While the Canberra leadership game evolves, for the rest of us it can pay to look at the only thing we can change – ourselves.
Boris Johnson, when examining Winston Churchill’s “We shall fight [them] on the beaches” speech, said that Churchill spoke with a “wonderful vagueness” about what he wanted. While Churchill spoke of “a general sense of benignity and happiness and peace and the preservation of the world he grew up in,” notes Johnson, there also existed “a wonderful vagueness about his teleology.”
Like Churchill, there was a sense of vagueness to Robert Menzies – founder of the Liberal Party and Australia’s longest serving prime minister – when it came to the individual. For example, Menzies spoke of the great values he saw in the Australian people – thrift, enterprise, courage – but not how they might play out in someone’s life.
I sense that’s because Menzies knew that values in themselves were ‘individual matters’ – it was not his business to dictate to people how they should conduct themselves. But perhaps for one to know better so one could do better.
So why do we need to hear from Menzies now? Aside from the leadership woes Liberals should never lose sight of the forces shaping social cohesion in our age of identity politics – safe spaces, cry closets, micro-aggressions and, yes, even emotional support animals. The grievance industry is in full swing, animated by a desire for dignity found in all the wrong places.
Whether staring down Hitler or Hirohito, or building a nation starting from scratch, Menzies knew that individuals were not only the counterpunch to hard times but also the foundation stone of national success. “The acceptance of risks, the encouragement of adventure, the prospect of rewards,” he famously said, “are all individual matters. There is no Government department which can create these things.”
So what values did Menzies praise in everyday people? In his famous The Forgotten People lectures Menzies spoke a great deal about “Courage, humour, tenacity, and resourcefulness”.
As Tony Abbott’s former speechwriter Paul Ritchie writes in The Forgotten People: Updated: “Menzies said that the best people, ‘are not those who leave it to the other fellow’, but those who through thrift and self-reliance, establish homes and bring up families and add to the national pool of skills and savings, and who simply aspire to sit ‘under their own vine and fig-tree owing nothing to anyone’.”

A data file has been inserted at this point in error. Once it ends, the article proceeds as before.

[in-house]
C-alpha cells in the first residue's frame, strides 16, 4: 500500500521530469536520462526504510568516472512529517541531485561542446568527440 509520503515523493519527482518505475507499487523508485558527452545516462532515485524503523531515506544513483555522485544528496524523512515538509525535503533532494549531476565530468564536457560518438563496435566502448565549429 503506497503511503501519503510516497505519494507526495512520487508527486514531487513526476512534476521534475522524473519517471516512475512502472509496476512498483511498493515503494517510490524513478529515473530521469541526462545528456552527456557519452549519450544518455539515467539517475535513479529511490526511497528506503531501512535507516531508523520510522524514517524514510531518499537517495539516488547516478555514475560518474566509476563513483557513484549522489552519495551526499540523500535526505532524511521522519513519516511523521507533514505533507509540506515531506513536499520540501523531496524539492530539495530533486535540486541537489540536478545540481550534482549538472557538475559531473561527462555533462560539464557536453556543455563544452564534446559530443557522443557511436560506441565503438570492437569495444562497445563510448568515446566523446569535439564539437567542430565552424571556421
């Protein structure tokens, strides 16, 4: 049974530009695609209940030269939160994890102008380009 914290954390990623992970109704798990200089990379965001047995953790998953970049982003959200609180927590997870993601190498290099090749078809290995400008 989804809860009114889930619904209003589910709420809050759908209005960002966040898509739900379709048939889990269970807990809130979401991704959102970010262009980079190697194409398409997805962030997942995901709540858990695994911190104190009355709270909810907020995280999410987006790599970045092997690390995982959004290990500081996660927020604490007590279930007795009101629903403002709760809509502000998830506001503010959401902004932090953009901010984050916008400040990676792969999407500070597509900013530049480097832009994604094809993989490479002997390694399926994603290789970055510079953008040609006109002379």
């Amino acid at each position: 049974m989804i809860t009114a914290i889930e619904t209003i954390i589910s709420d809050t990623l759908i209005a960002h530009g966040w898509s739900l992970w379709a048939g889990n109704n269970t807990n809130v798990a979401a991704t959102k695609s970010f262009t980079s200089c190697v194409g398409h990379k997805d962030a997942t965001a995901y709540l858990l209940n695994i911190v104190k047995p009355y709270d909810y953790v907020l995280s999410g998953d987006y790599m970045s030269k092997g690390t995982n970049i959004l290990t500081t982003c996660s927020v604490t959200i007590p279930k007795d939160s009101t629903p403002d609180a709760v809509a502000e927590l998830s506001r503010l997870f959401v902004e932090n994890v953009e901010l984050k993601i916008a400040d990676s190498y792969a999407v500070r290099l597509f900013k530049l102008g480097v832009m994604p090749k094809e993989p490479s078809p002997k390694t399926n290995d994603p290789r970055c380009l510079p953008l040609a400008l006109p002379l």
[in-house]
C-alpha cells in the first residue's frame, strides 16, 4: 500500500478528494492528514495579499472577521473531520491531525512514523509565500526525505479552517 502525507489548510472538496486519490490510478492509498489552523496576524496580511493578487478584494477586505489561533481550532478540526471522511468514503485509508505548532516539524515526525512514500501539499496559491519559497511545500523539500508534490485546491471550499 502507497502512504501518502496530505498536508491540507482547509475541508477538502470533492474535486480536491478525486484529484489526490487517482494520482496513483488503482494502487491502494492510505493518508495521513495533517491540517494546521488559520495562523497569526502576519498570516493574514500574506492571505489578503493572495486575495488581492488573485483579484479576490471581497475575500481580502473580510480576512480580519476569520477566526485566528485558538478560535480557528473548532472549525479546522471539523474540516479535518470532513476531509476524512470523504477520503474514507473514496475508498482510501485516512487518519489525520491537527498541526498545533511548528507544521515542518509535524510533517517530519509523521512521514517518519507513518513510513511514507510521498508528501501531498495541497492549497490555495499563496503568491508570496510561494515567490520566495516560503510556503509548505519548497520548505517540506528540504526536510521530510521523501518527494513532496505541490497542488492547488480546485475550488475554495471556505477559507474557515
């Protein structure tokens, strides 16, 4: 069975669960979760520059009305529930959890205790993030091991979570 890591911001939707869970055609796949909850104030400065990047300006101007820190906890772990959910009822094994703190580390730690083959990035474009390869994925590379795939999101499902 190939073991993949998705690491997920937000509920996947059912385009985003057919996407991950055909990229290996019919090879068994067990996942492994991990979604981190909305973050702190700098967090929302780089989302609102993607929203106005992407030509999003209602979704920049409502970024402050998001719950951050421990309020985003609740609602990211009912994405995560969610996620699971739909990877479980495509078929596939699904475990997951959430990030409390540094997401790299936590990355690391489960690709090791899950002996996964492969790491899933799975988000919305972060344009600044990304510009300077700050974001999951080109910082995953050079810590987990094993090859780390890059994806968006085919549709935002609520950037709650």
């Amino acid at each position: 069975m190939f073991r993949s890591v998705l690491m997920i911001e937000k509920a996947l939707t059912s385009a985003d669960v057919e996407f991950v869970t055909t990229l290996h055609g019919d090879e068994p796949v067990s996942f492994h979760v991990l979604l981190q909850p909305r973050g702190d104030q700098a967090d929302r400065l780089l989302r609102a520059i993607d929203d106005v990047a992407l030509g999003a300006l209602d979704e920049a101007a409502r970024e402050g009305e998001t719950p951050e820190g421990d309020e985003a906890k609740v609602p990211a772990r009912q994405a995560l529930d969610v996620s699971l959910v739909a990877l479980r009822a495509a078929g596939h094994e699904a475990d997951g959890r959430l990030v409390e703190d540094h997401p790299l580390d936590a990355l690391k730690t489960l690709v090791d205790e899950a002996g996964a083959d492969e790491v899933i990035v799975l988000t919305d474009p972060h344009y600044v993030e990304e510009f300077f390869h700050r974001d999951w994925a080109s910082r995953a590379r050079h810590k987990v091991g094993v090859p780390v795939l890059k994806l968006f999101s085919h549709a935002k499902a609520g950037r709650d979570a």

In observing our past, Menzies said that Australia’s success was “the result of the sweat, thrift, virtue and enterprise of Australia’s middle class.” And when it came to vices like the consumption of alcohol he said that “the ultimate cure for the abuse of drink is to be found in the character of the individual and his capacity for moderation and self-restraint, self-discipline.
In fact, one of the lowest blows Menzies could land “was to say that a person was ‘lacking in character’,” according to Paul Hasluck. “And I interpreted the meaning of ‘character’ as … moral strength, dependability, and regard for honourable conduct.”
But one of the chief observations made of Menzies by John Howard was his resilience. “A lesser person would have been weakened and diminished, if not broken, by the indignities that were heaped upon him by some treacherous colleagues,” Howard wrote in The Menzies Era. Importantly, Howard adds that while these failures “strengthened and informed him” Menzies also “learned from his mistakes and past travails.”
Indeed, learning from failure is a great point, and one that anyone can apply in their endeavours. “Losing,” as one famous sportsperson recently commented, “makes you think in ways victories can’t.” And Menzies, despite his likely never-to-be-beaten reign as our longest serving prime minister, certainly knew about losing.
In today’s self-help literature we hear of the 10,000 hours of practice principle and the 20 years of devoted effort it takes to become ‘world class’, from fighter pilots and surgeons to top musicians and engineers. The key point often made is not just for hard work but this capacity for ‘deliberate practice’ – to constantly receive feedback, sort through the unpleasantries, improve performance and find ways to get better.
Menzies, I sense, wasn’t beyond this. He was not only someone that thrived under pressure – being “charming, cheerful, expansive and ingenious”, according to the journalist Alan Reid – but he was, despite his thundering performances, also a shy man. “As I studied him,” wrote Hasluck, “I saw behind the façade a very shy man, a man who was loth to expose himself and slow to give away even to those close to him his inmost feelings.” Indeed, it is a humanising and relatable element for someone so seminal.
Lastly, Menzies signed off The Forgotten People lectures with a timeless installment on ‘The importance of cheerfulness’. For all our social problems and leadership crises Menzies would likely draw us back to appreciate that we still negotiate our problems under a system of open democracy. “The Fuhrer of Germany goes to address his people surrounded by guards and bayonets,” he noted, “and the only interruption that is allowed is drilled and disciplined applause.”
And, with more than a slight nod (and perhaps wink) to current circumstances, he adds that “The Prime Minister of Australia has no guard, and his speech is interrupted by the raucous humour of a score of disrespectful interjectors.”
Sean Jacobs is the author of Winners Don’t Cheat: Advice for young Australians from a young Australian published by Connor Court.
Illustration: Australian Parliament House.
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